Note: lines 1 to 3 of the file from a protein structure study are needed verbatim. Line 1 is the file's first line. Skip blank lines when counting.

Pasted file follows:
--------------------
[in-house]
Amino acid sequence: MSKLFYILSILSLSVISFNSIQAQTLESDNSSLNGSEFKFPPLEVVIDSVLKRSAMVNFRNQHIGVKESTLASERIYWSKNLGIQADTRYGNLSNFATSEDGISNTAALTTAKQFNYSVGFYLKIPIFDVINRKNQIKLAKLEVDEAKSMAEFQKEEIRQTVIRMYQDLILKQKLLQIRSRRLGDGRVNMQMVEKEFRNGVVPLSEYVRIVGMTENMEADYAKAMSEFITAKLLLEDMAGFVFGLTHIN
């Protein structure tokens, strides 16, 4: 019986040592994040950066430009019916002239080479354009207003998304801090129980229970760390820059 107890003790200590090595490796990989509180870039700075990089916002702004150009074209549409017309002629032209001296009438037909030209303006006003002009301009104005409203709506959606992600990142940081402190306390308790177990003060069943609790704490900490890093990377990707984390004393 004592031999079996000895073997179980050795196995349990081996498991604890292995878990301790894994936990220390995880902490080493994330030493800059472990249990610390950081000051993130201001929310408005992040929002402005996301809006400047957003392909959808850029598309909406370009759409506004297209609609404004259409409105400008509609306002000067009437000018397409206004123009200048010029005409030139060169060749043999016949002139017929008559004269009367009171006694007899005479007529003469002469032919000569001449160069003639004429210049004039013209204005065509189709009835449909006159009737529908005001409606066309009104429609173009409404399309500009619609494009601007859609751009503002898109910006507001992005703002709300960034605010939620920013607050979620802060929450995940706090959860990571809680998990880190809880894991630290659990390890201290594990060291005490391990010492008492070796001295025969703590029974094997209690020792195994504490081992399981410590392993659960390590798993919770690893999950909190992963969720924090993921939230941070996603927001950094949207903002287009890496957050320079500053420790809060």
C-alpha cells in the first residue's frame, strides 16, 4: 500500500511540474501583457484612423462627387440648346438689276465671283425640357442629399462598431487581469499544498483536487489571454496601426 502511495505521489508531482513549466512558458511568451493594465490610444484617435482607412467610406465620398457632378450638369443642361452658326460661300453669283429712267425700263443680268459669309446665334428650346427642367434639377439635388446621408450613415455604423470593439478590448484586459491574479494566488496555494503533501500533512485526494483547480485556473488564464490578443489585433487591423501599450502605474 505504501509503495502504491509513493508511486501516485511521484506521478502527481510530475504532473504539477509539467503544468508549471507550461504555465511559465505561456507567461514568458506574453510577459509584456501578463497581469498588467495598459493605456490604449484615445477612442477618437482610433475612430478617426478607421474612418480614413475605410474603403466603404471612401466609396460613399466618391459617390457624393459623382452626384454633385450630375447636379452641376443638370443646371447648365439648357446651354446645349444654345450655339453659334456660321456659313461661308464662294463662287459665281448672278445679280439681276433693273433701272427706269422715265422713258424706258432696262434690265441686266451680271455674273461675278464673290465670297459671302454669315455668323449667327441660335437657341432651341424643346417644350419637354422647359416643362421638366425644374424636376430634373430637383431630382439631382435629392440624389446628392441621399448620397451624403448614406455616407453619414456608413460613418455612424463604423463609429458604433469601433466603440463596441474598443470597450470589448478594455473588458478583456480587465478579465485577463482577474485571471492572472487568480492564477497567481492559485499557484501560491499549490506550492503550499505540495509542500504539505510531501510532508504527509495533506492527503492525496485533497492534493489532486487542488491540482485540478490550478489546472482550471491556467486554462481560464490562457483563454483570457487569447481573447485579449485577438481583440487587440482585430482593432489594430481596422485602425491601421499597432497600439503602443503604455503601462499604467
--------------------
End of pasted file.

[in-house]
Amino acid sequence: MSKLFYILSILSLSVISFNSIQAQTLESDNSSLNGSEFKFPPLEVVIDSVLKRSAMVNFRNQHIGVKESTLASERIYWSKNLGIQADTRYGNLSNFATSEDGISNTAALTTAKQFNYSVGFYLKIPIFDVINRKNQIKLAKLEVDEAKSMAEFQKEEIRQTVIRMYQDLILKQKLLQIRSRRLGDGRVNMQMVEKEFRNGVVPLSEYVRIVGMTENMEADYAKAMSEFITAKLLLEDMAGFVFGLTHIN
């Protein structure tokens, strides 16, 4: 019986040592994040950066430009019916002239080479354009207003998304801090129980229970760390820059 107890003790200590090595490796990989509180870039700075990089916002702004150009074209549409017309002629032209001296009438037909030209303006006003002009301009104005409203709506959606992600990142940081402190306390308790177990003060069943609790704490900490890093990377990707984390004393 004592031999079996000895073997179980050795196995349990081996498991604890292995878990301790894994936990220390995880902490080493994330030493800059472990249990610390950081000051993130201001929310408005992040929002402005996301809006400047957003392909959808850029598309909406370009759409506004297209609609404004259409409105400008509609306002000067009437000018397409206004123009200048010029005409030139060169060749043999016949002139017929008559004269009367009171006694007899005479007529003469002469032919000569001449160069003639004429210049004039013209204005065509189709009835449909006159009737529908005001409606066309009104429609173009409404399309500009619609494009601007859609751009503002898109910006507001992005703002709300960034605010939620920013607050979620802060929450995940706090959860990571809680998990880190809880894991630290659990390890201290594990060291005490391990010492008492070796001295025969703590029974094997209690020792195994504490081992399981410590392993659960390590798993919770690893999950909190992963969720924090993921939230941070996603927001950094949207903002287009890496957050320079500053420790809060």